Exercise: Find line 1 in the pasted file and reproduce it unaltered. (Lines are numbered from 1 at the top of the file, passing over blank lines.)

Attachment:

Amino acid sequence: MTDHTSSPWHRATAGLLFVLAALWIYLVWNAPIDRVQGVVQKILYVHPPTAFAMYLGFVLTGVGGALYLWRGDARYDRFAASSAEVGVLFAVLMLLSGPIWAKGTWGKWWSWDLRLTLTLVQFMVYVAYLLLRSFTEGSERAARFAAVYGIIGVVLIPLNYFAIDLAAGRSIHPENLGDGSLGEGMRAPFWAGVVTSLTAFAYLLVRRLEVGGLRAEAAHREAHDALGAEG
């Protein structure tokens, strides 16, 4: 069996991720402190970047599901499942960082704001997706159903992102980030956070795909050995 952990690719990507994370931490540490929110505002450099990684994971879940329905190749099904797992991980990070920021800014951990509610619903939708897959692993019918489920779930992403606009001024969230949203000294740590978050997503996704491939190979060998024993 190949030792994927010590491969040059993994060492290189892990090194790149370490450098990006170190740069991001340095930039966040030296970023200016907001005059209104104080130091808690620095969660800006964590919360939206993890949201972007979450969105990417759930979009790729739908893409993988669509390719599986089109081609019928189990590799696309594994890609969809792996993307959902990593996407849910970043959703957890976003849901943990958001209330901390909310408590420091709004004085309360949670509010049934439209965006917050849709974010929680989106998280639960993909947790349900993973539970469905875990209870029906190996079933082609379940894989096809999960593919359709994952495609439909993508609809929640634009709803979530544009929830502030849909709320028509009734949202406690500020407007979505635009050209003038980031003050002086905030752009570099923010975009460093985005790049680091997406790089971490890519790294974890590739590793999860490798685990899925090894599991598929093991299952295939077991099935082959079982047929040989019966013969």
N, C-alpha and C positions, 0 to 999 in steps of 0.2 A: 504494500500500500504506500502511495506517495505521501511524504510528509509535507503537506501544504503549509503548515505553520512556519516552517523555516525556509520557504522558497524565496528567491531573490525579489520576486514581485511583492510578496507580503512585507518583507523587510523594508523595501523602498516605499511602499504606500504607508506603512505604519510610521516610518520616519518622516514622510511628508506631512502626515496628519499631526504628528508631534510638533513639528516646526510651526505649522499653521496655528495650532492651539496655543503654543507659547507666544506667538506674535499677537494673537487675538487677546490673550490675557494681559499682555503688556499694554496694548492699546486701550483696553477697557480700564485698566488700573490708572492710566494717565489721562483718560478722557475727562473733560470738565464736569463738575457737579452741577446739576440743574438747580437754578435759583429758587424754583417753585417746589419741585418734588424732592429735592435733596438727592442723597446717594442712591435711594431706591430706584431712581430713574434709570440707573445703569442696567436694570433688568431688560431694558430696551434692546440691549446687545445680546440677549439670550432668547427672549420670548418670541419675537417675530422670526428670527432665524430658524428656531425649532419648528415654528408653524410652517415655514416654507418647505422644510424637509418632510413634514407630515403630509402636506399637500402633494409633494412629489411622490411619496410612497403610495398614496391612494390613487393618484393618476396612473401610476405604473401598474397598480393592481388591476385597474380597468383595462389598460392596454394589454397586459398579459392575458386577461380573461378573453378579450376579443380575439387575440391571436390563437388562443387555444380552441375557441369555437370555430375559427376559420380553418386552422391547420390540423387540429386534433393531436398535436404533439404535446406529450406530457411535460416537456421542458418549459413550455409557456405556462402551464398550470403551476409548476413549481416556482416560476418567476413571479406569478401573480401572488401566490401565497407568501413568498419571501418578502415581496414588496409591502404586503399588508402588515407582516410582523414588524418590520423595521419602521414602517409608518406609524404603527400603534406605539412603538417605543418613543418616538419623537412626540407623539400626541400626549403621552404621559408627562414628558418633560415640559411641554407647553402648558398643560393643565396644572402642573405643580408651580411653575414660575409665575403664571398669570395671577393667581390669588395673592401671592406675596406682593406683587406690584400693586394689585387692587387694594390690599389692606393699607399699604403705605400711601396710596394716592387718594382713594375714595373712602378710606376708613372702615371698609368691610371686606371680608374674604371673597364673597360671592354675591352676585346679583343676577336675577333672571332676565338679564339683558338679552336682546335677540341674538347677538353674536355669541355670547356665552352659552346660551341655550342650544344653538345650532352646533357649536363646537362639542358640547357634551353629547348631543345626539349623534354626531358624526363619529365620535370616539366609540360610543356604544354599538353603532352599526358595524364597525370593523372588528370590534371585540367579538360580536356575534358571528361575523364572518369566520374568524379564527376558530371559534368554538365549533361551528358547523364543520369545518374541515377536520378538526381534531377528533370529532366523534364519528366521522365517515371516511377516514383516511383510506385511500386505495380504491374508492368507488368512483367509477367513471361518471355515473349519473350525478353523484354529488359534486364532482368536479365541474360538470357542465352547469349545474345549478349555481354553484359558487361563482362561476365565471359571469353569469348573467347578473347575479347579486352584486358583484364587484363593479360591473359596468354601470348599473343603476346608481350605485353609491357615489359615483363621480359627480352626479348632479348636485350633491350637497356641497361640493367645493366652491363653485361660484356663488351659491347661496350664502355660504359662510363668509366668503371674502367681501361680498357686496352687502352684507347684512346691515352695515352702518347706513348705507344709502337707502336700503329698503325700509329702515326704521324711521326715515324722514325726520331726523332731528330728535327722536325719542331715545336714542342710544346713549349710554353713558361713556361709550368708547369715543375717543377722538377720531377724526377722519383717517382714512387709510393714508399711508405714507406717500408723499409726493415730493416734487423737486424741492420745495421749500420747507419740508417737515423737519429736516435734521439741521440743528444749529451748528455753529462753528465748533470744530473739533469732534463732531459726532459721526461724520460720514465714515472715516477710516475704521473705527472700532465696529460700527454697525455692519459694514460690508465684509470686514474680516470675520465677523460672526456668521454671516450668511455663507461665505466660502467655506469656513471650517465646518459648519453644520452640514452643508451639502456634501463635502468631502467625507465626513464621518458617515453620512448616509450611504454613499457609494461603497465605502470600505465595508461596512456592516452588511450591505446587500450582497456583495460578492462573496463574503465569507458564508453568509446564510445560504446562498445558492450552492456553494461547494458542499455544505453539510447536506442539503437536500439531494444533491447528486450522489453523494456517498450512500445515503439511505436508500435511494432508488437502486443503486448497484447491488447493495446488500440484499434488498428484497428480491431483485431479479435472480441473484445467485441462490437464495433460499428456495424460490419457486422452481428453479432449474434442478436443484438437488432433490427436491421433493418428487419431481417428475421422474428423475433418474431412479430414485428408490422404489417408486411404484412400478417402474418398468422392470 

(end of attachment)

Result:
Amino acid sequence: MTDHTSSPWHRATAGLLFVLAALWIYLVWNAPIDRVQGVVQKILYVHPPTAFAMYLGFVLTGVGGALYLWRGDARYDRFAASSAEVGVLFAVLMLLSGPIWAKGTWGKWWSWDLRLTLTLVQFMVYVAYLLLRSFTEGSERAARFAAVYGIIGVVLIPLNYFAIDLAAGRSIHPENLGDGSLGEGMRAPFWAGVVTSLTAFAYLLVRRLEVGGLRAEAAHREAHDALGAEG